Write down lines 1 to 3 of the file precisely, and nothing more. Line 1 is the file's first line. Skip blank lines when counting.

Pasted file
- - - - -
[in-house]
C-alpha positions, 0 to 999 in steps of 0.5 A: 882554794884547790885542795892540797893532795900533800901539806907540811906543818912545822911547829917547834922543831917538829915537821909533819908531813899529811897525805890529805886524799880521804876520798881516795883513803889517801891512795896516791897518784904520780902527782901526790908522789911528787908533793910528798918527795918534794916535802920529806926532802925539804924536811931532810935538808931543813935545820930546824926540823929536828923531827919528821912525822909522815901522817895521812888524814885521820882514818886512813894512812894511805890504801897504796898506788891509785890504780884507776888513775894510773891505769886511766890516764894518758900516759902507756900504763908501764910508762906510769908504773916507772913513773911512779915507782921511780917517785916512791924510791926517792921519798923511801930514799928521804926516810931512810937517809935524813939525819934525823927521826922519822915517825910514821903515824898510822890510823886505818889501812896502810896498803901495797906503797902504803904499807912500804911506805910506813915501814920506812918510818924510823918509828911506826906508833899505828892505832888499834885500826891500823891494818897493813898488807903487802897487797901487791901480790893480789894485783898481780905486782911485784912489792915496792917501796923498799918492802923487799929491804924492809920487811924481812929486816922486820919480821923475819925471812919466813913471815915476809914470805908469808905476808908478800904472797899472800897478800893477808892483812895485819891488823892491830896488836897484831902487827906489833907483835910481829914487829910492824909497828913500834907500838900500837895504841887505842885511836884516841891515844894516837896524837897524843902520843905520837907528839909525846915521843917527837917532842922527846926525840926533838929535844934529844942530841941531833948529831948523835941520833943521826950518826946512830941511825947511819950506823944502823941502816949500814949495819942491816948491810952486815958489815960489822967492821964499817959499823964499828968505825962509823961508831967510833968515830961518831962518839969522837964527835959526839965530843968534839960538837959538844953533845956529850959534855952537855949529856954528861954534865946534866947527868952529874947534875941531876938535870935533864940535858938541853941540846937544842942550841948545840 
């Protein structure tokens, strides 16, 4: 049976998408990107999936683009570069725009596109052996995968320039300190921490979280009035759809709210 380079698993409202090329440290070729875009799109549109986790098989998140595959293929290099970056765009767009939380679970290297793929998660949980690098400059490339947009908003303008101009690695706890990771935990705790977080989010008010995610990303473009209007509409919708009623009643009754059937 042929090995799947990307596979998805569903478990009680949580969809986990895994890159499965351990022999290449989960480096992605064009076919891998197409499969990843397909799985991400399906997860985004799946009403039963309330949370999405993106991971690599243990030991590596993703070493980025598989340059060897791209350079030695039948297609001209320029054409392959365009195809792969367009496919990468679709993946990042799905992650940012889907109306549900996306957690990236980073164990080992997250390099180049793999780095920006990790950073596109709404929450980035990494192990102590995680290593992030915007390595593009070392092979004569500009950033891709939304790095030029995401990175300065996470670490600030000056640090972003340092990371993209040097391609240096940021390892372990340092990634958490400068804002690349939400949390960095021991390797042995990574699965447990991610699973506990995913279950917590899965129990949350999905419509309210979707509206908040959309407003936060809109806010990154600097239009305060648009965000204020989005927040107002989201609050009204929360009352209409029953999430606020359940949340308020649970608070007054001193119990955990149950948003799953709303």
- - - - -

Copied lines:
[in-house]
C-alpha positions, 0 to 999 in steps of 0.5 A: 882554794884547790885542795892540797893532795900533800901539806907540811906543818912545822911547829917547834922543831917538829915537821909533819908531813899529811897525805890529805886524799880521804876520798881516795883513803889517801891512795896516791897518784904520780902527782901526790908522789911528787908533793910528798918527795918534794916535802920529806926532802925539804924536811931532810935538808931543813935545820930546824926540823929536828923531827919528821912525822909522815901522817895521812888524814885521820882514818886512813894512812894511805890504801897504796898506788891509785890504780884507776888513775894510773891505769886511766890516764894518758900516759902507756900504763908501764910508762906510769908504773916507772913513773911512779915507782921511780917517785916512791924510791926517792921519798923511801930514799928521804926516810931512810937517809935524813939525819934525823927521826922519822915517825910514821903515824898510822890510823886505818889501812896502810896498803901495797906503797902504803904499807912500804911506805910506813915501814920506812918510818924510823918509828911506826906508833899505828892505832888499834885500826891500823891494818897493813898488807903487802897487797901487791901480790893480789894485783898481780905486782911485784912489792915496792917501796923498799918492802923487799929491804924492809920487811924481812929486816922486820919480821923475819925471812919466813913471815915476809914470805908469808905476808908478800904472797899472800897478800893477808892483812895485819891488823892491830896488836897484831902487827906489833907483835910481829914487829910492824909497828913500834907500838900500837895504841887505842885511836884516841891515844894516837896524837897524843902520843905520837907528839909525846915521843917527837917532842922527846926525840926533838929535844934529844942530841941531833948529831948523835941520833943521826950518826946512830941511825947511819950506823944502823941502816949500814949495819942491816948491810952486815958489815960489822967492821964499817959499823964499828968505825962509823961508831967510833968515830961518831962518839969522837964527835959526839965530843968534839960538837959538844953533845956529850959534855952537855949529856954528861954534865946534866947527868952529874947534875941531876938535870935533864940535858938541853941540846937544842942550841948545840 
């Protein structure tokens, strides 16, 4: 049976998408990107999936683009570069725009596109052996995968320039300190921490979280009035759809709210 380079698993409202090329440290070729875009799109549109986790098989998140595959293929290099970056765009767009939380679970290297793929998660949980690098400059490339947009908003303008101009690695706890990771935990705790977080989010008010995610990303473009209007509409919708009623009643009754059937 042929090995799947990307596979998805569903478990009680949580969809986990895994890159499965351990022999290449989960480096992605064009076919891998197409499969990843397909799985991400399906997860985004799946009403039963309330949370999405993106991971690599243990030991590596993703070493980025598989340059060897791209350079030695039948297609001209320029054409392959365009195809792969367009496919990468679709993946990042799905992650940012889907109306549900996306957690990236980073164990080992997250390099180049793999780095920006990790950073596109709404929450980035990494192990102590995680290593992030915007390595593009070392092979004569500009950033891709939304790095030029995401990175300065996470670490600030000056640090972003340092990371993209040097391609240096940021390892372990340092990634958490400068804002690349939400949390960095021991390797042995990574699965447990991610699973506990995913279950917590899965129990949350999905419509309210979707509206908040959309407003936060809109806010990154600097239009305060648009965000204020989005927040107002989201609050009204929360009352209409029953999430606020359940949340308020649970608070007054001193119990955990149950948003799953709303």